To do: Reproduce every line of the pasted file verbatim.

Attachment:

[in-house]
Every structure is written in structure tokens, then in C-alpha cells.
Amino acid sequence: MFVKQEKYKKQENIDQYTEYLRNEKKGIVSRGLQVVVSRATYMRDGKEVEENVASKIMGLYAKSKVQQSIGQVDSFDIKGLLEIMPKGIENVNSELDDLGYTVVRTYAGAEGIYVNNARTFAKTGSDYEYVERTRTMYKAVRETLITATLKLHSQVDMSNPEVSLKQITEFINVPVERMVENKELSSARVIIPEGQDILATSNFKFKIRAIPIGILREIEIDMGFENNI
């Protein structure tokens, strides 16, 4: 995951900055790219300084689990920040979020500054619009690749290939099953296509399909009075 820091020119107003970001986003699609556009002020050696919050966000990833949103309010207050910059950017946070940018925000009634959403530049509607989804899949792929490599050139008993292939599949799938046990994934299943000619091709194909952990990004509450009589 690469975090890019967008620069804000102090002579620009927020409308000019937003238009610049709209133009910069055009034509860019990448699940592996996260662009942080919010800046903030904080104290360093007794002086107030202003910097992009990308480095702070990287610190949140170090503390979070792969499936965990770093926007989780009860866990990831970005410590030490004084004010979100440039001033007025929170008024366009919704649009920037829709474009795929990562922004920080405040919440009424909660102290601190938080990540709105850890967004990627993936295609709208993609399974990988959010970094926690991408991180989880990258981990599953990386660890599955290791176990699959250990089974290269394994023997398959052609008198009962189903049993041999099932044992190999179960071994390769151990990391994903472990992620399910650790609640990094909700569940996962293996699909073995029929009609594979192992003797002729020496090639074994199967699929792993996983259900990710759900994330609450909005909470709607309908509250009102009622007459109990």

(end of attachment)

[in-house]
Every structure is written in structure tokens, then in C-alpha cells.
Amino acid sequence: MFVKQEKYKKQENIDQYTEYLRNEKKGIVSRGLQVVVSRATYMRDGKEVEENVASKIMGLYAKSKVQQSIGQVDSFDIKGLLEIMPKGIENVNSELDDLGYTVVRTYAGAEGIYVNNARTFAKTGSDYEYVERTRTMYKAVRETLITATLKLHSQVDMSNPEVSLKQITEFINVPVERMVENKELSSARVIIPEGQDILATSNFKFKIRAIPIGILREIEIDMGFENNI
């Protein structure tokens, strides 16, 4: 995951900055790219300084689990920040979020500054619009690749290939099953296509399909009075 820091020119107003970001986003699609556009002020050696919050966000990833949103309010207050910059950017946070940018925000009634959403530049509607989804899949792929490599050139008993292939599949799938046990994934299943000619091709194909952990990004509450009589 690469975090890019967008620069804000102090002579620009927020409308000019937003238009610049709209133009910069055009034509860019990448699940592996996260662009942080919010800046903030904080104290360093007794002086107030202003910097992009990308480095702070990287610190949140170090503390979070792969499936965990770093926007989780009860866990990831970005410590030490004084004010979100440039001033007025929170008024366009919704649009920037829709474009795929990562922004920080405040919440009424909660102290601190938080990540709105850890967004990627993936295609709208993609399974990988959010970094926690991408991180989880990258981990599953990386660890599955290791176990699959250990089974290269394994023997398959052609008198009962189903049993041999099932044992190999179960071994390769151990990391994903472990992620399910650790609640990094909700569940996962293996699909073995029929009609594979192992003797002729020496090639074994199967699929792993996983259900990710759900994330609450909005909470709607309908509250009102009622007459109990």